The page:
Have you ever heard people refer to some illnesses as “White people problem”? Treating some ailments as trivial because we do not understand it, is one of the biggest mistakes we can make. Not only is depression real, it claims lives without any warnings. It is time we started acknowledging these silent killers before they catch up with the next victim.
Yudala, the largest online and offline retail chain examines a few of these mental health disorders and tips to cope.
Mental health issues are often glossed over or rarely given the right attention in this part of the world. Cases abound of people who abruptly ended their lives, leaving behind grieving loved ones who struggle to make meaning of the tragedy.
The stress of daily living in some of our over-crowded cities may be a causative factor for some of these ailments such as social anxiety, depression, obsessive compulsive disorder and personality disorders, among others. Traumatic situations such as the death of a loved one or job losses could also pre-dispose an individual to such issues.
Being depressed can make you feel helpless. You’re not. Along with therapy and sometimes medication, there’s a lot you can do on your own to fight back. Changing your behavior — your physical activity, lifestyle, and even your way of thinking — are all natural depression treatments.
These tips from Web MD can help you feel better — starting right now.
- Get in a routine. If you’re depressed, you need a routine, says Ian Cook, a psychiatrist and director of the Depression Research and Clinic Program at UCLA. Depression can strip away the structure from your life. One day melts into the next. Setting a gentle daily schedule can help you get back on track.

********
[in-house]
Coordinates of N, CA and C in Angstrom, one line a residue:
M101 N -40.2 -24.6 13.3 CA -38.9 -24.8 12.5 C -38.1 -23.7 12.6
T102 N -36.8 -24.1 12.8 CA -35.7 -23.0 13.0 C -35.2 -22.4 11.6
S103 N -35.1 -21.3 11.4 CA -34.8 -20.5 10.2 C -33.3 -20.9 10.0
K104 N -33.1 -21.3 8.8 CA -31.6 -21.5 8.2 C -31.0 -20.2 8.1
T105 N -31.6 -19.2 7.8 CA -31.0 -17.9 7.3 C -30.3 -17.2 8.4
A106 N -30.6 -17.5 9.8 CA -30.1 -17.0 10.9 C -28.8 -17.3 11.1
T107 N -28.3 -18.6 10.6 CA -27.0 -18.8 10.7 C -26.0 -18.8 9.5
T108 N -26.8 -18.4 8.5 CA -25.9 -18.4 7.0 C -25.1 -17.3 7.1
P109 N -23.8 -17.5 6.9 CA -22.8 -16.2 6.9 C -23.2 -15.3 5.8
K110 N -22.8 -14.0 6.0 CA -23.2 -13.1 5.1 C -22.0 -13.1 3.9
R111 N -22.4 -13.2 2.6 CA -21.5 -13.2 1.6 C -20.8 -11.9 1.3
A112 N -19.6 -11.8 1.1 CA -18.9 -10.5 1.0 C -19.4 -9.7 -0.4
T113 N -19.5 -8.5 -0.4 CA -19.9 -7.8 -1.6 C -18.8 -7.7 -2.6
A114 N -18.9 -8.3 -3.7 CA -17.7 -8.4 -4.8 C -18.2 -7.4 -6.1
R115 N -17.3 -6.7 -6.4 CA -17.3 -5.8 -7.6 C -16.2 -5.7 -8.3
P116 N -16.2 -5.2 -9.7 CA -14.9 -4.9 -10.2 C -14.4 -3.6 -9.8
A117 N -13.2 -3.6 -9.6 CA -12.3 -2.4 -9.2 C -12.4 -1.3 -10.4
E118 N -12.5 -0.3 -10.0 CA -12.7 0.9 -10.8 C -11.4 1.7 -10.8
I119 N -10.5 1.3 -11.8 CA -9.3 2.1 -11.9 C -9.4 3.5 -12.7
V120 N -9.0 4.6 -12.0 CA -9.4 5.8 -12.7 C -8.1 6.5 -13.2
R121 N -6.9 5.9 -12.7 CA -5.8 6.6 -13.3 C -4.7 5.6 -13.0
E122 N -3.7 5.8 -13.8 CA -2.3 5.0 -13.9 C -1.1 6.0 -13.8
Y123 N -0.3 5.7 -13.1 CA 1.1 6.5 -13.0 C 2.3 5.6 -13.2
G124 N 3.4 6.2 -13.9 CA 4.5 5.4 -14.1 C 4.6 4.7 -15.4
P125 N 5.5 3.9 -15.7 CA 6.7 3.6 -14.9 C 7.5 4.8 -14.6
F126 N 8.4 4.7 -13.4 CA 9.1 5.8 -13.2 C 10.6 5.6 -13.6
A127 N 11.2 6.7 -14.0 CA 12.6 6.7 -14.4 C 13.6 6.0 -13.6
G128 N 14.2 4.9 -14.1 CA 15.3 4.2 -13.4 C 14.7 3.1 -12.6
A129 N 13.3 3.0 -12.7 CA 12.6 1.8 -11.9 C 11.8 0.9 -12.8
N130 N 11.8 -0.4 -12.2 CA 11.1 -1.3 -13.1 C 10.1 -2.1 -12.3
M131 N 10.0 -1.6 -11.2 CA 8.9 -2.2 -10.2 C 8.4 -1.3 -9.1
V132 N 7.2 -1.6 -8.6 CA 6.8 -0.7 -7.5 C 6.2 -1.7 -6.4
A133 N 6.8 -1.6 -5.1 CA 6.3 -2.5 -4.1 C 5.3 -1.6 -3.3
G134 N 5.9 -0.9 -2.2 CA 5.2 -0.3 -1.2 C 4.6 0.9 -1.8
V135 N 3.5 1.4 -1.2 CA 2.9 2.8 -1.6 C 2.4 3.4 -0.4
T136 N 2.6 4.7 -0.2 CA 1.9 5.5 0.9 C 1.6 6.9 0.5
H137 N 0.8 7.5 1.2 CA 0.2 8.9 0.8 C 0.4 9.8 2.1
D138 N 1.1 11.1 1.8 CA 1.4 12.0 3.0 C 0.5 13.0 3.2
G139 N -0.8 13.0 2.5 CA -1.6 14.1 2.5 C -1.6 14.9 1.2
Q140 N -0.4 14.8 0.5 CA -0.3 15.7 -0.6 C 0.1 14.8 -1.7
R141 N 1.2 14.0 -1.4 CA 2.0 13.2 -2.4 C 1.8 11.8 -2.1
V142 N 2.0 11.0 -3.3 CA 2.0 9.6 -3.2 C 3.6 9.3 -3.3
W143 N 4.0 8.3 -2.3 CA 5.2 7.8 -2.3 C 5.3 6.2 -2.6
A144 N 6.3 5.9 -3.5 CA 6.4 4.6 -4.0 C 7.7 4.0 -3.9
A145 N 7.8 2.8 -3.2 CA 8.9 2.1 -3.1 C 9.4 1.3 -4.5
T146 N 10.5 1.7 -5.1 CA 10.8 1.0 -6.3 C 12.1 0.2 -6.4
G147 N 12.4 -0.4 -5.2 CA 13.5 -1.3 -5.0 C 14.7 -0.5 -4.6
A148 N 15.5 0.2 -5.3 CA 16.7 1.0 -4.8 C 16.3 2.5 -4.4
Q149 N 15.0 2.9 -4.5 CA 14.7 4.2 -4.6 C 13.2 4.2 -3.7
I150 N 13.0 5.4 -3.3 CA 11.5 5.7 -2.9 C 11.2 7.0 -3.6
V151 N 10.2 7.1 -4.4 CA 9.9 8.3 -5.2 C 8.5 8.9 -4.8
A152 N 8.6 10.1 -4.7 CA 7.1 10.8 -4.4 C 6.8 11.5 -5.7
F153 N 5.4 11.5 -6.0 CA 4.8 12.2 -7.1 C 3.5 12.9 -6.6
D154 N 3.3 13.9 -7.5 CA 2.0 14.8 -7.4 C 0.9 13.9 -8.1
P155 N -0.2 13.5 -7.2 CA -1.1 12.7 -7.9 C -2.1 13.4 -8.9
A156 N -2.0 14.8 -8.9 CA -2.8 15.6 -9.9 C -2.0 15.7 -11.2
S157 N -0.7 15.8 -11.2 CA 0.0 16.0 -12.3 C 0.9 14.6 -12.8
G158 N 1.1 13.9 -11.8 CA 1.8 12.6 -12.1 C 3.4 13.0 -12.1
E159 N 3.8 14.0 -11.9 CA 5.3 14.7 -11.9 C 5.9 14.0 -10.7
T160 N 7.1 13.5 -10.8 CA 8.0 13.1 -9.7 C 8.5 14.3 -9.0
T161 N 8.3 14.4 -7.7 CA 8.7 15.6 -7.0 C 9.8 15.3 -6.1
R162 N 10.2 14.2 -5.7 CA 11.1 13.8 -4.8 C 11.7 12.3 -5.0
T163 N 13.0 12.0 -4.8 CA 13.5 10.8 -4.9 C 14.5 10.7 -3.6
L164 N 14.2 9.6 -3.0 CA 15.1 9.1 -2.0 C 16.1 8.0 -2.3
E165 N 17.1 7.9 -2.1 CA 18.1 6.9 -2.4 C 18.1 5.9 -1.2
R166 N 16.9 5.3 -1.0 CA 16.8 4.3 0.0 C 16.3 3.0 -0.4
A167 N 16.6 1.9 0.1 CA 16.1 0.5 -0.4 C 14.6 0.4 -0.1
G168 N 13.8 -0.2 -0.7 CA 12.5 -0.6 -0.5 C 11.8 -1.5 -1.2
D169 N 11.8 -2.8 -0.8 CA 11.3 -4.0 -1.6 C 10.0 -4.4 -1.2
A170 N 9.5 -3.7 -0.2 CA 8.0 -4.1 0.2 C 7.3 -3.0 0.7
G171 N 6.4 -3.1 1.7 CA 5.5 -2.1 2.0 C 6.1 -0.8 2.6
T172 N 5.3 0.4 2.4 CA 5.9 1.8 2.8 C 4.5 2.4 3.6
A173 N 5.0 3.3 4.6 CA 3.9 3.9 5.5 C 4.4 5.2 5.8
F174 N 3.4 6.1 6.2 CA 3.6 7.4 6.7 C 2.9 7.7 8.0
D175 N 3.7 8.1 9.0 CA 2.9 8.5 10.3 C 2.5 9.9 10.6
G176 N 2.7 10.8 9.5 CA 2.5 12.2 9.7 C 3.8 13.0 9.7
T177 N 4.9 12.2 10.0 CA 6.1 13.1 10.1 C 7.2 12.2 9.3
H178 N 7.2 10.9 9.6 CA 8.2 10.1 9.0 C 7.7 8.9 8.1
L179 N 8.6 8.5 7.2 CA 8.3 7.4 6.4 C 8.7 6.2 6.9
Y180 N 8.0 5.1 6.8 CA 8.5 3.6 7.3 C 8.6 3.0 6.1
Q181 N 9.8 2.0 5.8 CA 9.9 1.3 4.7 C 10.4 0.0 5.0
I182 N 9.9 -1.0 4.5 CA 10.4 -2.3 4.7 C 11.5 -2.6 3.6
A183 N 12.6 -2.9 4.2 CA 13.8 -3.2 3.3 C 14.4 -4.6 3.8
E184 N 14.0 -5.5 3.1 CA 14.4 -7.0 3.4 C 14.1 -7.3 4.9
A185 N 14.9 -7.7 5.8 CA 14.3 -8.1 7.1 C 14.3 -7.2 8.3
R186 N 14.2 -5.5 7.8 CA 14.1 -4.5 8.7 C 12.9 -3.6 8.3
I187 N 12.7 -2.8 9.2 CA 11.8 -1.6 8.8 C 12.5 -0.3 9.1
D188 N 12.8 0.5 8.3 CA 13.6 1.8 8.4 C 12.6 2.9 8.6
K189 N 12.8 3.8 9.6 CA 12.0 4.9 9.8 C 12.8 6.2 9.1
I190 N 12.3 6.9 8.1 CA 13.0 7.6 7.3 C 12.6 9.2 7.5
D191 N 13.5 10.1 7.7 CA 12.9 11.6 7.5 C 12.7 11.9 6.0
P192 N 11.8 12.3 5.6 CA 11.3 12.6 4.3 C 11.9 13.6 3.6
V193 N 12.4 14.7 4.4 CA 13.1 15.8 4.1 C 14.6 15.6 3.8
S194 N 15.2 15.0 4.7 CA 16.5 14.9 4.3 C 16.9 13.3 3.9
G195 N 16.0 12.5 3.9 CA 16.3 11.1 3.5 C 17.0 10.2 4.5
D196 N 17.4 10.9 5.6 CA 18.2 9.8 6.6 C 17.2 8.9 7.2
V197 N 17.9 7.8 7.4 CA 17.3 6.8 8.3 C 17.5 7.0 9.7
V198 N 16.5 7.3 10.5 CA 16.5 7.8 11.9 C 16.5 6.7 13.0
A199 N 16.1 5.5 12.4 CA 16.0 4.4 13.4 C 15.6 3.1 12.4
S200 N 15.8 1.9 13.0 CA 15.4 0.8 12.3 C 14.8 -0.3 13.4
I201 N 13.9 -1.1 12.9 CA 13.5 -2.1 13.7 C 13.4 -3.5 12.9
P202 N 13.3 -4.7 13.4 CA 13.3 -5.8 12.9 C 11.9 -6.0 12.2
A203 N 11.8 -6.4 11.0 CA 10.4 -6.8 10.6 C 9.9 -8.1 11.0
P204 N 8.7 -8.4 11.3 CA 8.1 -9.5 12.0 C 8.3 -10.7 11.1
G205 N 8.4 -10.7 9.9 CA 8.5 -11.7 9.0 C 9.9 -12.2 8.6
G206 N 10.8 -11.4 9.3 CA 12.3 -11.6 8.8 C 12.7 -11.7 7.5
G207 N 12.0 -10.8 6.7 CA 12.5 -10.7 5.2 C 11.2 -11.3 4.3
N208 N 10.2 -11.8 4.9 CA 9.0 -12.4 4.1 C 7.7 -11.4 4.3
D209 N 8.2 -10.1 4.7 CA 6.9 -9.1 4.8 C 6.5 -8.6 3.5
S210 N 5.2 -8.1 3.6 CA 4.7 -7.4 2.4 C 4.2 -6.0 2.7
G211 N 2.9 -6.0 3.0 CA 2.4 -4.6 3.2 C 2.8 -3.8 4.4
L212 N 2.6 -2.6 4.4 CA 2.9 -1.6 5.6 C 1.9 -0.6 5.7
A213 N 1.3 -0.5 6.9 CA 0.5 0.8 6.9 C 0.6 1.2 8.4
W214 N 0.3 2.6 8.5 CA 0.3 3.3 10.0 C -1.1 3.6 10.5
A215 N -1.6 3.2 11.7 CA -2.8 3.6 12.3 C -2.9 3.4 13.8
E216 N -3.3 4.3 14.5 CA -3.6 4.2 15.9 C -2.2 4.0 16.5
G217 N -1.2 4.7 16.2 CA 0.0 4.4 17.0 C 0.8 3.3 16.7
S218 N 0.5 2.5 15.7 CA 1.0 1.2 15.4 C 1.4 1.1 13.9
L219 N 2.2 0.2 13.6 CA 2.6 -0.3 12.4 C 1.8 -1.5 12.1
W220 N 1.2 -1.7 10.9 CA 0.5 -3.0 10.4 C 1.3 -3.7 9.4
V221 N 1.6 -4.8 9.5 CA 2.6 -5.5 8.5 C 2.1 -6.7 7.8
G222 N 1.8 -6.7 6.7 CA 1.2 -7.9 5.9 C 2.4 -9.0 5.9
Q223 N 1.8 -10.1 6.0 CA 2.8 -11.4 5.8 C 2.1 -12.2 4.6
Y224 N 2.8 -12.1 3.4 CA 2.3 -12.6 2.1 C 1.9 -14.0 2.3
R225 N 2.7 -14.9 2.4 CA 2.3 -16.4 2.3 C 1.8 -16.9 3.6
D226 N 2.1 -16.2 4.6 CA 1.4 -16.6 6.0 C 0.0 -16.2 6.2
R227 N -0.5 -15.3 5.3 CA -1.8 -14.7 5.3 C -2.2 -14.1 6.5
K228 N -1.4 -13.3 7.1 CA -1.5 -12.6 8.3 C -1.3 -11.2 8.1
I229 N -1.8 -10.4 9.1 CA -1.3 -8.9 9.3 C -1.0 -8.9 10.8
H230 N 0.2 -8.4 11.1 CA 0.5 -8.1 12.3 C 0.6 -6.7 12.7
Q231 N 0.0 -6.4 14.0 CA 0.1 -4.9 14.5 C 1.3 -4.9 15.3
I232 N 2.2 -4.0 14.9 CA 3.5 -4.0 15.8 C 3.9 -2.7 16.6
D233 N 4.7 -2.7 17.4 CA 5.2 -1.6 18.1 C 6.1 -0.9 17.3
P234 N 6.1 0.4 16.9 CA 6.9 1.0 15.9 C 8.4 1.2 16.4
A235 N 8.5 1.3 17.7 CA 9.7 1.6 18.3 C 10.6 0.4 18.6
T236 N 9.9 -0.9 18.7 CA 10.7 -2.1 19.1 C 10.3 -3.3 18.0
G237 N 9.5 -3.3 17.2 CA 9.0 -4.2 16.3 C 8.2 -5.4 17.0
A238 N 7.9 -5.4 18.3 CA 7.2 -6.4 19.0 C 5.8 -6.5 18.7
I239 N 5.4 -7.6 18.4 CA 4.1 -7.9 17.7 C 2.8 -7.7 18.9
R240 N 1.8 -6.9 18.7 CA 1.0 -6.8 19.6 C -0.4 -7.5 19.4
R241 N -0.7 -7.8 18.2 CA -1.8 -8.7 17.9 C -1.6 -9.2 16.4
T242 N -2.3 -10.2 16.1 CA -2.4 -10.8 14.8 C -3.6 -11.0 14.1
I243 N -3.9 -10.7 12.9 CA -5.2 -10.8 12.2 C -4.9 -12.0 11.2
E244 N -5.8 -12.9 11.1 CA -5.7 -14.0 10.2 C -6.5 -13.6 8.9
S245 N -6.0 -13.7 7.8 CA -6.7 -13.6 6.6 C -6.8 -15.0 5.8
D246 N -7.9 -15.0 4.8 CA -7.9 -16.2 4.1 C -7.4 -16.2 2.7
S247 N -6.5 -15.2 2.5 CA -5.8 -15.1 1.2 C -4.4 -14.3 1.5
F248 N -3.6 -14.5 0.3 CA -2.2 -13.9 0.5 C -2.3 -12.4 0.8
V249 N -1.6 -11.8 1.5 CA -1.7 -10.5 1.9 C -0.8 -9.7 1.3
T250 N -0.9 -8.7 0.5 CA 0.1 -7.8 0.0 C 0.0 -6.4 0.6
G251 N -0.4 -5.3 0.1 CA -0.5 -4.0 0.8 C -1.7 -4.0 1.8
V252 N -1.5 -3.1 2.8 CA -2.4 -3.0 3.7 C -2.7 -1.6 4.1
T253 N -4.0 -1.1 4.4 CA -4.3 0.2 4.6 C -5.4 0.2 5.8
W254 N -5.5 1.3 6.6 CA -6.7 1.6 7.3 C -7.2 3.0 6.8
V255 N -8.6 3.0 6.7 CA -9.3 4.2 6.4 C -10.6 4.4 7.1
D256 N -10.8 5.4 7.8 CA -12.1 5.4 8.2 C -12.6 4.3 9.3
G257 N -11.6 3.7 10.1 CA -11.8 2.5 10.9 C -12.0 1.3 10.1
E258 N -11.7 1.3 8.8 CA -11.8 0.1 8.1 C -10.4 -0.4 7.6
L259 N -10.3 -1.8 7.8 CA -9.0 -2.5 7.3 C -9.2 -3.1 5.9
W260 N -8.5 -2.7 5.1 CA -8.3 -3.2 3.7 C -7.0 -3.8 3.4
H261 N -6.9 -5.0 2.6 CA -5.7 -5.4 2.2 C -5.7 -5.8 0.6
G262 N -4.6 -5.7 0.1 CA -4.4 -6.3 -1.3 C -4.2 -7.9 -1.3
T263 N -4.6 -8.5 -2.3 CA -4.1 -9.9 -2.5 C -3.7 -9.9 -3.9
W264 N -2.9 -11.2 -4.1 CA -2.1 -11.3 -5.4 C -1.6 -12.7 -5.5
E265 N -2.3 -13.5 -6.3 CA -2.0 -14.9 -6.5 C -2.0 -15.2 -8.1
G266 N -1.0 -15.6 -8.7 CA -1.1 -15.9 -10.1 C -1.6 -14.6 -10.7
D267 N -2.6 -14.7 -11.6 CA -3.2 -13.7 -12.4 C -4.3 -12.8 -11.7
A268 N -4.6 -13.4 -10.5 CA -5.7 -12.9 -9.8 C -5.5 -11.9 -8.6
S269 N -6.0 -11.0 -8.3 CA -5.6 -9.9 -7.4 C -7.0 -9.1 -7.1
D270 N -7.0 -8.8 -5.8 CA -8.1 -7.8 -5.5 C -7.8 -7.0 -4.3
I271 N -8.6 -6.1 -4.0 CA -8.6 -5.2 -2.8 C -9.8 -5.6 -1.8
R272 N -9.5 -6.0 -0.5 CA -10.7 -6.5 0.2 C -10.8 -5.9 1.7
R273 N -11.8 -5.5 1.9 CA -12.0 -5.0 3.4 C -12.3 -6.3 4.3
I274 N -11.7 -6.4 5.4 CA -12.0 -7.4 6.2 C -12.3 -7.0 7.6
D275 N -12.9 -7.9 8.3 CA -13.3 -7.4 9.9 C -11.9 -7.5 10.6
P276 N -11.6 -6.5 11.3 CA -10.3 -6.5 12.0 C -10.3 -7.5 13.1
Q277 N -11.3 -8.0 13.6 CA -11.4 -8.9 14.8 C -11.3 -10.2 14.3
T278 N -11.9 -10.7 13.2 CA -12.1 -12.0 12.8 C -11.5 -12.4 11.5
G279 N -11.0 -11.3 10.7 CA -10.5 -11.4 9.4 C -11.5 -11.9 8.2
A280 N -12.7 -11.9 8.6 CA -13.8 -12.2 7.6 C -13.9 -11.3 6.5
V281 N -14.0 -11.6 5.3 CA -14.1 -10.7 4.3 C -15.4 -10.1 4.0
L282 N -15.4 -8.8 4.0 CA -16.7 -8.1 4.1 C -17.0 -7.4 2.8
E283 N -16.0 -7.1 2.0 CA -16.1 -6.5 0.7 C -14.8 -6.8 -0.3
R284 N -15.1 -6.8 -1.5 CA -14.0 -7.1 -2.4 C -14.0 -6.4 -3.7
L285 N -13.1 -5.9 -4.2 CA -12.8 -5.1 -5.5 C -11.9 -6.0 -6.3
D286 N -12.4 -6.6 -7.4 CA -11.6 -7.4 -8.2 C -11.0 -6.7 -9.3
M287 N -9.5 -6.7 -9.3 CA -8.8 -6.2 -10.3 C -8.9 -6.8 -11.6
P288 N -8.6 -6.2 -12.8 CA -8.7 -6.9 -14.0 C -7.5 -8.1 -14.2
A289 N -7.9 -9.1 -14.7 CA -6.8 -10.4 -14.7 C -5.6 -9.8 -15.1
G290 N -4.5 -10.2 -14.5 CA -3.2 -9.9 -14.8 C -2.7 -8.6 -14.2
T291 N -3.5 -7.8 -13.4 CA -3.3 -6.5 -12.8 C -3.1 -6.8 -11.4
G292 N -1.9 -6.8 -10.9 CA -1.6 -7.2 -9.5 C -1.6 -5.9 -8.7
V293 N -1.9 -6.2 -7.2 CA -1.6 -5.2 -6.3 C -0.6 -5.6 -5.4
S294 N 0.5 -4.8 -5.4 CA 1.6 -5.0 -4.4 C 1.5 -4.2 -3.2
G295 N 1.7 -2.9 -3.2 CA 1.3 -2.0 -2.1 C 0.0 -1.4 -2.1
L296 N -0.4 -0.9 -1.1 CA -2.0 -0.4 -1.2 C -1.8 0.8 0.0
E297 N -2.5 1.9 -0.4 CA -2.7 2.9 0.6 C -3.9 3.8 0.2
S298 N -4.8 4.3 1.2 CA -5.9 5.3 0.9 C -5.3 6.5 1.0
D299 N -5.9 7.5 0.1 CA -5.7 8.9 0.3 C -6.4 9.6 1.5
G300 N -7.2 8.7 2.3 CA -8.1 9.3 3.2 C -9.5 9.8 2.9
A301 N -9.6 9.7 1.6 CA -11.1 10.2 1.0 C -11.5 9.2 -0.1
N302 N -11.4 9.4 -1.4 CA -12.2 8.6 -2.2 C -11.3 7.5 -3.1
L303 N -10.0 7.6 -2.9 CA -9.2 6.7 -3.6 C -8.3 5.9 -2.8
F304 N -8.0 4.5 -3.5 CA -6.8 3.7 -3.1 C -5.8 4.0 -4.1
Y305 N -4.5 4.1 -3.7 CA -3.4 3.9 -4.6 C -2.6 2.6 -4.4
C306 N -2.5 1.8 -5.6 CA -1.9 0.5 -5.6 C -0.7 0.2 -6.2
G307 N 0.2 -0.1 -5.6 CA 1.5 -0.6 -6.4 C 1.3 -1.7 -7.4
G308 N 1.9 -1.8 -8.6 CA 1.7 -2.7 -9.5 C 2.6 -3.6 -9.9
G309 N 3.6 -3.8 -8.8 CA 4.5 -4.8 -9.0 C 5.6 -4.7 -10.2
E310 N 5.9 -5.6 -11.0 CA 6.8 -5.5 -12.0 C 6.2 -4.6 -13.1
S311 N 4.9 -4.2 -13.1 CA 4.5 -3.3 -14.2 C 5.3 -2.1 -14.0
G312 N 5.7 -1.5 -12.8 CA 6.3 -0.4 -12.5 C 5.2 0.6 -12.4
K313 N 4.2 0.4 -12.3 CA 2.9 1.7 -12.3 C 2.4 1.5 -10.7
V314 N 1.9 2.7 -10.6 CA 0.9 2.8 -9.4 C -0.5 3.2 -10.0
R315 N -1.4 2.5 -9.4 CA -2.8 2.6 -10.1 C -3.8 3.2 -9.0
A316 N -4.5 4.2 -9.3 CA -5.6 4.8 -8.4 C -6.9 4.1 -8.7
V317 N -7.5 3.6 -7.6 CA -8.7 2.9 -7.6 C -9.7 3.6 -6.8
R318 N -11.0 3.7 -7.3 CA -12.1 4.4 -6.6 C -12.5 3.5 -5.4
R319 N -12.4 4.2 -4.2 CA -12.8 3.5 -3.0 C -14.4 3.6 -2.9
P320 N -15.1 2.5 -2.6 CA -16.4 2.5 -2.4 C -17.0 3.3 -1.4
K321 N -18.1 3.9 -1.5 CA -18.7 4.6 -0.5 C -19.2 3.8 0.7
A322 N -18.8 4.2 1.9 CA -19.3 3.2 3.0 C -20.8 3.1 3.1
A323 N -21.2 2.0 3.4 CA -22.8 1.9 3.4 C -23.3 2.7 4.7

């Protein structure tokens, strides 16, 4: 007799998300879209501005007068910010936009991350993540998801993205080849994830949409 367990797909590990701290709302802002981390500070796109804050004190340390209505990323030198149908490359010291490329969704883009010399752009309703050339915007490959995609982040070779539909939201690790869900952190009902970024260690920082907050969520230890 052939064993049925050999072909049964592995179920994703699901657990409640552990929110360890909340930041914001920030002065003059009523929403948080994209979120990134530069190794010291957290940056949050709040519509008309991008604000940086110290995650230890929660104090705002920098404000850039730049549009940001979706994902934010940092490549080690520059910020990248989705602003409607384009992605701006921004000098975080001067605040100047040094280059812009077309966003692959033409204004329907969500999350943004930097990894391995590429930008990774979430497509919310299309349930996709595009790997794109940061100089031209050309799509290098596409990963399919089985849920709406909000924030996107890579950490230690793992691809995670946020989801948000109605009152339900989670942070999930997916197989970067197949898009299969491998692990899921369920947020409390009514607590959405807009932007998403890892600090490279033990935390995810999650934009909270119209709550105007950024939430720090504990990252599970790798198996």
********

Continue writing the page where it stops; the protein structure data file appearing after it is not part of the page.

- Set goals. When you’re depressed, you may feel like you can’t accomplish anything. That makes you feel worse about yourself. To push back, set daily goals for yourself. As you start to feel better, you can add more challenging daily goals.
- Exercise. It temporarily boosts feel-good chemicals called endorphins. It may also have long-term benefits for people with depression. Regular exercise seems to encourage the brain to rewire itself in positive ways, Cook says. How much exercise do you need? You don’t need to run marathons to get a benefit. Just walking a few times a week can help.
- Eat healthy. There is no magic diet that fixes depression. It’s a good idea to watch what you eat, though. If depression tends to make you over-eat, getting in control of your eating will help you feel better. Although nothing is definitive, there’s evidence that foods with omega-3 fatty acids (such as salmon and tuna) and folic acid (such as spinach and avocado) could help ease depression.
- Get enough sleep. Depression can make it hard to get enough shut-eye, and too little sleep can make depression worse. What can you do? Start by making some changes to your lifestyle. Go to bed and get up at the same time every day. Try not to nap. Take all the distractions out of your bedroom — no computer and no TV. In time, you may find your sleep improves.
- Take on responsibilities. When you’re depressed, you may want to pull back from life and give up your responsibilities at home and at work. Don’t. Staying involved and having daily responsibilities can help you maintain a lifestyle that can help counter depression. They ground you and give you a sense of accomplishment. If you’re not up to full-time school or work, that’s fine. Think about part-time. If that seems like too much, consider volunteer work.
- Challenge negative thoughts. In your fight against depression, a lot of the work is mental — changing how you think. When you’re depressed, you leap to the worst possible conclusions. The next time you’re feeling terrible about yourself, use logic as a natural depression treatment. You might feel like no one likes you, but is there real evidence for that? You might feel like the most worthless person on the planet, but is that really likely? It takes practice, but in time you can beat back those negative thoughts before they get out of control.
If you are depressed or thinking of taking your life or if you know someone who does, please reach out for help at the Nigeria Suicide Prevention Initiative – Hotline +234 806 210 6493.